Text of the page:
A giant "F--- Trump" spray painted on your garage is not something you want to wake up to.
But that's what happened to at least two homeowners in Northeast Minneapolis who – despite having no Trump signage in their yard – got tagged with the inflammatory, explicit message.
Luckily for them, Ben Smith was in the neighborhood with a power washer.
And a big heart.
"You can have your opinion, you can hold your signs, you can do whatever you want. But why would you vandalize someone else's property?" Smith told GoMN. "It's just crappy,"
Smith said he was in the neighborhood at the time, saw the post on /r/TwinCities, and happened to have his power washer (a piece of equipment he doesn't normally have with him). So he messaged the user who posted it, got the address – which wasn't too far away – and headed over.
"I just drove over there, got in the alley and knocked on the first guy's door and ... I asked him if I could just wash it off quick," Smith said.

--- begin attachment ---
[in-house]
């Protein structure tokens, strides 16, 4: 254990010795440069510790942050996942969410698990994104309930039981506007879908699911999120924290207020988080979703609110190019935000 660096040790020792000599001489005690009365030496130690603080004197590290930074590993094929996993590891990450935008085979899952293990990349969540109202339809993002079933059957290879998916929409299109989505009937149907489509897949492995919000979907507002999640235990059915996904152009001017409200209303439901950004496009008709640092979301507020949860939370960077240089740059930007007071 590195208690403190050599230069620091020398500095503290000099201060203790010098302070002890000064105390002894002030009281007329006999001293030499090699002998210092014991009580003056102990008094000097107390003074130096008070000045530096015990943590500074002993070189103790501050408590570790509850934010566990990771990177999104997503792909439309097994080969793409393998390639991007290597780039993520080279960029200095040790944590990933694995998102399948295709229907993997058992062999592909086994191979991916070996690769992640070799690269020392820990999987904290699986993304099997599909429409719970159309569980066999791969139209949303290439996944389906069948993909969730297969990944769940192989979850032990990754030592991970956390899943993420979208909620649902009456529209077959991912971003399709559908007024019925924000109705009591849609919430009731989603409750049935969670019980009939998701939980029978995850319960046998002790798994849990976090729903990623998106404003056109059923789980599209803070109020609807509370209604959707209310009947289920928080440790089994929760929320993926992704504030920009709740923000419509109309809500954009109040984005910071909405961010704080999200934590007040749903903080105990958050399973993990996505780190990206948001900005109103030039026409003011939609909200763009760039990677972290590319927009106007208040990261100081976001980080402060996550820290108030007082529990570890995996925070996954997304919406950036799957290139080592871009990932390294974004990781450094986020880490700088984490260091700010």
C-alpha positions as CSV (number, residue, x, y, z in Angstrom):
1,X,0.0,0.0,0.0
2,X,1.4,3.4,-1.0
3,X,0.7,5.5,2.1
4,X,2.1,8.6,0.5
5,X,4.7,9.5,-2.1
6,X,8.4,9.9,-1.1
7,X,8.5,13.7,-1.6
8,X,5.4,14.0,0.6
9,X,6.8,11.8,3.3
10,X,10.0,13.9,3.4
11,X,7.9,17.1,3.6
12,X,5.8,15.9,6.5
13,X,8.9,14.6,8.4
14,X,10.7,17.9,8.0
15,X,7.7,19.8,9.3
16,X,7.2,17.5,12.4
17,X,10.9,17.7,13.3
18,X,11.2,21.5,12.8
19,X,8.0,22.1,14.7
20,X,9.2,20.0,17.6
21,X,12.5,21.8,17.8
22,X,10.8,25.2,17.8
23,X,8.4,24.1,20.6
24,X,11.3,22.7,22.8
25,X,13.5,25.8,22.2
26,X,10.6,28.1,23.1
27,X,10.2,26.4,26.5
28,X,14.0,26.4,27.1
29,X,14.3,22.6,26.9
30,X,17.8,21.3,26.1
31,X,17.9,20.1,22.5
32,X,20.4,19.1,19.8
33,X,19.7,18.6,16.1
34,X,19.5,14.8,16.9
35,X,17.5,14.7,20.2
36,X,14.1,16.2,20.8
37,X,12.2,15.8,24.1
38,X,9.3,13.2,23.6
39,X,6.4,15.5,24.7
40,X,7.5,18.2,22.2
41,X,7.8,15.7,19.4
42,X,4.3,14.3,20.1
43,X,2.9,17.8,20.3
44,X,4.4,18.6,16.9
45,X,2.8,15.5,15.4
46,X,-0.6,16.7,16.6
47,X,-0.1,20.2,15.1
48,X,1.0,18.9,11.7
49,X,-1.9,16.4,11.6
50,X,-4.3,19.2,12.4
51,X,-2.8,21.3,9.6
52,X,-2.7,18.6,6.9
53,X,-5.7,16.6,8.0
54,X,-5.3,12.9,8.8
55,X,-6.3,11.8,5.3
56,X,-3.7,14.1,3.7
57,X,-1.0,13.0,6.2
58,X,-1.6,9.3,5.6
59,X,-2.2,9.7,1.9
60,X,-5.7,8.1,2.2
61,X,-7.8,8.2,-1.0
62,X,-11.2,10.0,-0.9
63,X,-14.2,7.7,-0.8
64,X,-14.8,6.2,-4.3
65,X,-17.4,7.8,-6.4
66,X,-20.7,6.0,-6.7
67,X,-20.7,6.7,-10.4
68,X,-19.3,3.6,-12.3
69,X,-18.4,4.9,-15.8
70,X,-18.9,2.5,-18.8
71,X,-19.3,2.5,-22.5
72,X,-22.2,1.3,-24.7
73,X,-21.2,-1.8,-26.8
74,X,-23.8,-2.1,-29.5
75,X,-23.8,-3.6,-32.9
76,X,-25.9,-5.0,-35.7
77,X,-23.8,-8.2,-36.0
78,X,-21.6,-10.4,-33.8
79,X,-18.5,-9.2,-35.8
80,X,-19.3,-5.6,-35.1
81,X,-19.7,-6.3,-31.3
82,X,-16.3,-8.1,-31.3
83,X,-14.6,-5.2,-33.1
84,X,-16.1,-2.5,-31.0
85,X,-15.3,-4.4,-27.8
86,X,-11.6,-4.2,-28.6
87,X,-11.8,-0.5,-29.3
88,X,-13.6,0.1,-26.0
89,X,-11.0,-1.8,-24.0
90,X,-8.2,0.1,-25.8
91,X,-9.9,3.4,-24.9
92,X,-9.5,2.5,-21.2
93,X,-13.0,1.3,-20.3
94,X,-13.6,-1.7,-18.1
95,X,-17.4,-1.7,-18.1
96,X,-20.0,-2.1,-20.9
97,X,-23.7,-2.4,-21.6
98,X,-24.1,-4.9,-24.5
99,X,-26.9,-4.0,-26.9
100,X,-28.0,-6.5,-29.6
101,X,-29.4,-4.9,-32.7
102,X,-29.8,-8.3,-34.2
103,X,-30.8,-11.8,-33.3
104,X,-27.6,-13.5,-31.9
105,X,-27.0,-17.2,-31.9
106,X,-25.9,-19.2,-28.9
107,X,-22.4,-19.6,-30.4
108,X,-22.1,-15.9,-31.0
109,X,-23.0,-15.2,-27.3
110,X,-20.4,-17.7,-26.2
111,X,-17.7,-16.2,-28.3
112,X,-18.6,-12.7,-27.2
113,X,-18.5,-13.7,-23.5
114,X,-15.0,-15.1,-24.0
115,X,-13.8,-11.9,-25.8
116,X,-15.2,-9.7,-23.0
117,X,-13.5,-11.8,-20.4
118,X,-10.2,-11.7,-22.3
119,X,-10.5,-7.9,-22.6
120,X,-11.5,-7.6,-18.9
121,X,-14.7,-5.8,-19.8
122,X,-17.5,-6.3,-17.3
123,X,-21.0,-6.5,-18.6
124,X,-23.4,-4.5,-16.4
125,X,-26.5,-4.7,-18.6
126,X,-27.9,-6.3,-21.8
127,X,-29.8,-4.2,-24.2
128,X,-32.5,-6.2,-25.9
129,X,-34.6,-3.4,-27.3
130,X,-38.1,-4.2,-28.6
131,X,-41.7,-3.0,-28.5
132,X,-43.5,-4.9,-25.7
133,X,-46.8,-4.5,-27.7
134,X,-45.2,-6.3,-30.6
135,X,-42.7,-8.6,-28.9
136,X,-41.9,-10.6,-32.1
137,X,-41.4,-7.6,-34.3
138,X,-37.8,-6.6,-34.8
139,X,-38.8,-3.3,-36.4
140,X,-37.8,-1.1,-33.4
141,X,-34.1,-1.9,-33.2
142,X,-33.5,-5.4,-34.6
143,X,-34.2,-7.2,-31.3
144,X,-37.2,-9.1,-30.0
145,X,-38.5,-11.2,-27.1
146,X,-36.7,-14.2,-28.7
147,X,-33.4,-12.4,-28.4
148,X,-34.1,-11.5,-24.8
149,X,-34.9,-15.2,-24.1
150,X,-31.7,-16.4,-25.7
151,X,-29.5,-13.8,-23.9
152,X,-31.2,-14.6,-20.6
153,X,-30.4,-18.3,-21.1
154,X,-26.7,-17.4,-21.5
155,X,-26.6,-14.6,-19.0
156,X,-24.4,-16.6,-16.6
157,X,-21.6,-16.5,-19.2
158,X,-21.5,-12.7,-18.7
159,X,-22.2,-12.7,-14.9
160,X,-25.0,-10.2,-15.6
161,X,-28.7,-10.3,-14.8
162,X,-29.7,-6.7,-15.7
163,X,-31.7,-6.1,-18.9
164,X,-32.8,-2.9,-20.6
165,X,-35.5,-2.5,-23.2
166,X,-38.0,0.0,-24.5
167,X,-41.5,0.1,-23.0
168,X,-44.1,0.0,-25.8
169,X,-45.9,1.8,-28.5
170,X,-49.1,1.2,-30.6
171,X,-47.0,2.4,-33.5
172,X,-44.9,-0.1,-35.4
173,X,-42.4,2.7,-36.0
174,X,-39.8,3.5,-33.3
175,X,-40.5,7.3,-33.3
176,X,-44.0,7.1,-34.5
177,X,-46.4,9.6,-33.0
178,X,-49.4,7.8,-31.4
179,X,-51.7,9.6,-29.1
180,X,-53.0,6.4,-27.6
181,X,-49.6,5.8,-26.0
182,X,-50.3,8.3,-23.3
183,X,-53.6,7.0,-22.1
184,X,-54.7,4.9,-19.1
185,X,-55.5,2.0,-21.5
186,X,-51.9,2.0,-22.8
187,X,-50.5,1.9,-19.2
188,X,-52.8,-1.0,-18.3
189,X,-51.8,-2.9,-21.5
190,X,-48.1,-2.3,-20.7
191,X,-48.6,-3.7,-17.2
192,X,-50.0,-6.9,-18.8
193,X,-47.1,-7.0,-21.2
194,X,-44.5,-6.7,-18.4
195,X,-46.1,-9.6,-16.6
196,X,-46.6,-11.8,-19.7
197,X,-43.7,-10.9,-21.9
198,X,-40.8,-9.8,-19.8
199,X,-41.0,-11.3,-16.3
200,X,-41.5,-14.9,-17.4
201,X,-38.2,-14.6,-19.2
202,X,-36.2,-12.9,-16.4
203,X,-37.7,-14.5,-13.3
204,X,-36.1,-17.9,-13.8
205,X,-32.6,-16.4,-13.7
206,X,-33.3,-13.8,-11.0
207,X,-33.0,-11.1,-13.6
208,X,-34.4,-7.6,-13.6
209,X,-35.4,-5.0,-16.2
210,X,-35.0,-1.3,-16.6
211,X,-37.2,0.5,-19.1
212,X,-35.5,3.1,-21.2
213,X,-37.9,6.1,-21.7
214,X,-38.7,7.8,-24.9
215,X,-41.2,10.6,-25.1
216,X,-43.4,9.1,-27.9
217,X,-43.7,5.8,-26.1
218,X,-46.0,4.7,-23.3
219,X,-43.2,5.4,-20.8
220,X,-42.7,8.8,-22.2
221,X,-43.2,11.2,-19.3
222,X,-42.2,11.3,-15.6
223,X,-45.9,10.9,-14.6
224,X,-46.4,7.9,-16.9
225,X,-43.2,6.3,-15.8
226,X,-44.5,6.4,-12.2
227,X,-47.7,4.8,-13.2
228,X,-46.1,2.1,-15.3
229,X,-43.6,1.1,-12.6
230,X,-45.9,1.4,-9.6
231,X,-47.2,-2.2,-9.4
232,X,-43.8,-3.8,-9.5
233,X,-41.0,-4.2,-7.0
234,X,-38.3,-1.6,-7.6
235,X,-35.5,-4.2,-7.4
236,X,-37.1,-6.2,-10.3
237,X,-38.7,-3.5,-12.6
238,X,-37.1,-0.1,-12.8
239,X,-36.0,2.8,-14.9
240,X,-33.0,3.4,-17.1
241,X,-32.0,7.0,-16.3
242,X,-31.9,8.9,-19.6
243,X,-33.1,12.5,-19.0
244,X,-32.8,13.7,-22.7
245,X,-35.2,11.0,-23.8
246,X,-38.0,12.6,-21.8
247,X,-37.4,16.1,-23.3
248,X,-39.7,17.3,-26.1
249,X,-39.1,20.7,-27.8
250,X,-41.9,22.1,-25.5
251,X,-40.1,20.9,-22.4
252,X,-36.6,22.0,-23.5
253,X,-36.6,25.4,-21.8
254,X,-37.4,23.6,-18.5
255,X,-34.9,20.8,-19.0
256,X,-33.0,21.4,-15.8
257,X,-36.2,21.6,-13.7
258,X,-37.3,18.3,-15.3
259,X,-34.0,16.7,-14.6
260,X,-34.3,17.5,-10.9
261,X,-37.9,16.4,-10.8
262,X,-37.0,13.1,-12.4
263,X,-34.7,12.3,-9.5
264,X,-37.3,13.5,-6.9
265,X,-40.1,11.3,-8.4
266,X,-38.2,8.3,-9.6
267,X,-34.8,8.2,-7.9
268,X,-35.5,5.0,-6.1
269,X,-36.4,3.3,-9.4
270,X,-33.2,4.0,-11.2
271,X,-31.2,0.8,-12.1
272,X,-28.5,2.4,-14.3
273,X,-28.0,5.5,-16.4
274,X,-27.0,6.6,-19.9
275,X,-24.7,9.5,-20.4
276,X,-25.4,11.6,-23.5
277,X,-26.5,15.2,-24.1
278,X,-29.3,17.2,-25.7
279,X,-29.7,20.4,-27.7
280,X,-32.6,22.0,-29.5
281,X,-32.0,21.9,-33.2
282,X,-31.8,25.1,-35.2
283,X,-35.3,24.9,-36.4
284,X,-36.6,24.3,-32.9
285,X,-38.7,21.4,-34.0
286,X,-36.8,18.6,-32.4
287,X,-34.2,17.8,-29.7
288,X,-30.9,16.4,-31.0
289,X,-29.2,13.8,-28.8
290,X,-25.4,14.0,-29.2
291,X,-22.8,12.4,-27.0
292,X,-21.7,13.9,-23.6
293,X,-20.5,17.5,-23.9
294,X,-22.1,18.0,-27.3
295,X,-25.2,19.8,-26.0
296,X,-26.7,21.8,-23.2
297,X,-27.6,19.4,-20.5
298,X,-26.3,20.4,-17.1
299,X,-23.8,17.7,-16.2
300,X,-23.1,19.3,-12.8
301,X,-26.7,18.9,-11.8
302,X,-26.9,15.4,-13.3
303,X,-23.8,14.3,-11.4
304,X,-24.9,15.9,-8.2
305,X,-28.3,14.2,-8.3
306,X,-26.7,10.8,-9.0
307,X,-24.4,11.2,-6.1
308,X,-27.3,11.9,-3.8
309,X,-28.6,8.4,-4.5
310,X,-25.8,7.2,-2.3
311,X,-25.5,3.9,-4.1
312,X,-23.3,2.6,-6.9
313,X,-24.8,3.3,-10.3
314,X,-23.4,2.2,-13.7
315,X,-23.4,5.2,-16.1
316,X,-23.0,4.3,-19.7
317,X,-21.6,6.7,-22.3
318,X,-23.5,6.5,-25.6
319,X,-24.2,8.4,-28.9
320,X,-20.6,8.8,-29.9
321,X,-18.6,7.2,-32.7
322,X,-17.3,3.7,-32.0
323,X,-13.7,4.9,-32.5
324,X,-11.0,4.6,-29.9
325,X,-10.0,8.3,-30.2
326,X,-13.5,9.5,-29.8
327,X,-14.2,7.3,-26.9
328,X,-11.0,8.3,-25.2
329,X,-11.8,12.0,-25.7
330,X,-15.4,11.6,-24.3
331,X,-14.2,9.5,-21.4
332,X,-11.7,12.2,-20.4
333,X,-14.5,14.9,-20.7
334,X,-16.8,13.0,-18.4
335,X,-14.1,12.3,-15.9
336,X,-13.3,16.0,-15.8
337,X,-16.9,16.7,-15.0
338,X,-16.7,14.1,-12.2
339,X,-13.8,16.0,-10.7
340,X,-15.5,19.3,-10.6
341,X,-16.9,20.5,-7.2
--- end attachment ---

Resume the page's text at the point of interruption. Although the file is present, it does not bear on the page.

Another garage across the alley was tagged too. So they checked with that homeowner, and Smith cleaned that one off too.
"It kind of was a unique situation, lucky timing," he said.
He posted the before/after to the company's Facebook:
Why did he do it?
He's not very political, isn't a supporter of either candidate, he said. But he's got two young children and he wouldn't want them to see it.
But ultimately, he hopes people have a simple takeaway: "I'm not a man of words, but I would just say something like: Just be a good person. Don't be crappy. It's just that simple. That was really hurtful what they did to those people."
No 'widespread' political vandalism
Corey Schmidt, spokesperson for the Minneapolis Police Department, told GoMN he hasn't noticed an uptick in political vandalism in Minneapolis since the election. There was one instance with a private business spray painted during the protest on Franklin Avenue Thursday night, but that's about it – he hasn't heard of any "widespread" issues.
However, if you do happen to get tagged, you can actually self-report it. Call 311 or go to the Minneapolis 311 website and file a police report there. (You can also call 911, but there's a good chance they'll refer you to 311, since it's not an in-progress thing.)
"People can take photographs, they can do all that and they can enter that [information] online," Schmidt said.
The report goes into the department's police reporting system, and gets filtered to the local officer in charge of property crimes. They can take it from there, and will reach out to see what other information they can gather on a possible suspect.